Dry and Wet are universal terms indicative of the conditions the lubricant is meant to withstand. Most chain lubricant manufacturers offer these two variants as a minimum. As a very simple rule of thumb, use Dry lube in dry riding conditions and Wet lube in wet and muddy riding conditions.
These go onto the chain wet, but then dry to a waxy finish. Typically, Dry lube takes a couple hours to dry, so plan accordingly. A positive aspect of dry lube is that it tends to not collect a lot of dirt, and hence this makes it perfect for cycling in dry conditions. On the downside, dry lubes wash off very easily and require re-application - especially if ridden in wet conditions.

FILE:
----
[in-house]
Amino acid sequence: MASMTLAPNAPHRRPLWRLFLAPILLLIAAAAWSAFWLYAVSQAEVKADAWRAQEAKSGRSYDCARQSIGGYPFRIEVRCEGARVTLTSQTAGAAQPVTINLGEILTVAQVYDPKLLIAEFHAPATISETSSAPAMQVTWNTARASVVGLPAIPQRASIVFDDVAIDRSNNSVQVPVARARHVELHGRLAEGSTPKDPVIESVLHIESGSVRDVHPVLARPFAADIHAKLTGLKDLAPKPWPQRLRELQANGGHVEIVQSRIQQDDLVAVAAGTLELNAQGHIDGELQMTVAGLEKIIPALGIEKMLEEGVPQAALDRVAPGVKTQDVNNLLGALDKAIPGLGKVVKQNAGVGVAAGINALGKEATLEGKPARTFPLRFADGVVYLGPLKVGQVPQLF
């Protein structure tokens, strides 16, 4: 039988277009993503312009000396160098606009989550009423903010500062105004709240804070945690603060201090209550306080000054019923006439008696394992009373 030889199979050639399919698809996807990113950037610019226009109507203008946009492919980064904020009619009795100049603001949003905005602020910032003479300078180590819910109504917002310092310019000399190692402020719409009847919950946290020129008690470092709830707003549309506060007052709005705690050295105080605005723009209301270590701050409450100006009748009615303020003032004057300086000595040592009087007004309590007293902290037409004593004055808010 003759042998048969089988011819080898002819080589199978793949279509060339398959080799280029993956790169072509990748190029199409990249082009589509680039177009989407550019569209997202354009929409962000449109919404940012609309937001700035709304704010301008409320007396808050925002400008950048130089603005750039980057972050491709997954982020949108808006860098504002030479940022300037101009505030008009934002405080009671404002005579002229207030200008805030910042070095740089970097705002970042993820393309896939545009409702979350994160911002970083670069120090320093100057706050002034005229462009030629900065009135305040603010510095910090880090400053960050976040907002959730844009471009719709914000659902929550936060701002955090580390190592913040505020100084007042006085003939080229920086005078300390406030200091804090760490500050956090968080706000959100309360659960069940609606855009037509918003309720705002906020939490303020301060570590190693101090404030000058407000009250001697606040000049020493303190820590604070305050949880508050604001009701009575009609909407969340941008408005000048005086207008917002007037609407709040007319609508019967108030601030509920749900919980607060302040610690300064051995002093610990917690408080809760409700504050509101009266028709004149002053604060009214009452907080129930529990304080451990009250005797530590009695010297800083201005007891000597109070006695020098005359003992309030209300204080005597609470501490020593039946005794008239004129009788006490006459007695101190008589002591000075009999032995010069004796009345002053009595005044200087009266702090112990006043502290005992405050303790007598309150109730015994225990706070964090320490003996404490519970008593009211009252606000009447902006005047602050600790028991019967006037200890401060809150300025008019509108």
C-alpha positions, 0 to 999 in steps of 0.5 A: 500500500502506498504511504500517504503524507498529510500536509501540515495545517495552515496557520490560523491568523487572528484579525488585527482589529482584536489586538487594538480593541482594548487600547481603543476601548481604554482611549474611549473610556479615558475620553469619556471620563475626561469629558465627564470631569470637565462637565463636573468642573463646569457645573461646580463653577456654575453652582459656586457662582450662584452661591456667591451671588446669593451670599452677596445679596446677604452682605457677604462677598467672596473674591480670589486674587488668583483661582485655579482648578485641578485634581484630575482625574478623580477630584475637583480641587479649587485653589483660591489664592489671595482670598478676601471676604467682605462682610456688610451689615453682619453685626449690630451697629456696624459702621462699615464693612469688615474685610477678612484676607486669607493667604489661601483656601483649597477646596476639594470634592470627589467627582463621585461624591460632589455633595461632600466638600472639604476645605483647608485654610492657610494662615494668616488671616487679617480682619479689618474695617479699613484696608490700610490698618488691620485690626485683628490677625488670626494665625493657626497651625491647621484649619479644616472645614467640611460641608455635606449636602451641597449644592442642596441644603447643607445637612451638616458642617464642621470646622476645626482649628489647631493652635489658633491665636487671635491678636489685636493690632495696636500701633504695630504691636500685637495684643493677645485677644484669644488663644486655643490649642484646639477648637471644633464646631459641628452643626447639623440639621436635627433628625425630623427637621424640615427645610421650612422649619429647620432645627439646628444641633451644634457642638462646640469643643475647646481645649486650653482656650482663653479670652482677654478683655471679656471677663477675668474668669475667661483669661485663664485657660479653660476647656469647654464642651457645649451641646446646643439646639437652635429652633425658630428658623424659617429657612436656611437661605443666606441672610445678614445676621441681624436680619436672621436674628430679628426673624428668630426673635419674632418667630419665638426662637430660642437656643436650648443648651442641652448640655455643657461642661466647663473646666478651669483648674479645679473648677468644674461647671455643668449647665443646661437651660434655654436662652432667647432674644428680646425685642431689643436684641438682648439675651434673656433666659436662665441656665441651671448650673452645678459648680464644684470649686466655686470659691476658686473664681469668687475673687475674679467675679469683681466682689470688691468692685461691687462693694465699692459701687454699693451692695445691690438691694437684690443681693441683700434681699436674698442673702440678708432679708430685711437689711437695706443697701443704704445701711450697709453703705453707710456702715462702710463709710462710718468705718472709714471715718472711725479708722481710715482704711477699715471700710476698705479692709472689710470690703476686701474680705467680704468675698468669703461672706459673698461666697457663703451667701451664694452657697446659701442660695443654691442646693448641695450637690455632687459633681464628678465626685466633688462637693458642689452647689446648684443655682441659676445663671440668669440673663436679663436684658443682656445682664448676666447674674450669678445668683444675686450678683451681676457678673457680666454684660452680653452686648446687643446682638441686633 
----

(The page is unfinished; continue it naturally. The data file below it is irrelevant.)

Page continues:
Wet lubes are thicker and stick to the chain to form a protective layer that remains wet to the touch until rubbed away. They are ideal for wet riding conditions, as they offer a highly increased resistance to rain and are harder to wash away. The downside is that they collect dirt and grime easily and hence the chain will require regular cleaning to wipe away the dirt and prevent it from chunking up and damaging the componentry.
Using Other ‘Non-Specific’ Lubes - A word of Caution!
A classic faux-pas when it comes to lubricants is to use a lightweight household oil such as WD40, which is designed for low use parts. Whilst this will grease the chain in the short term, it is not meant for outside use and will very quickly wash away. The other extreme is motor oil. This is generally too thick for use on a bike chain and will not penetrate the smaller parts of a bike. It is also very sticky and will pick up dirt from the road very easily.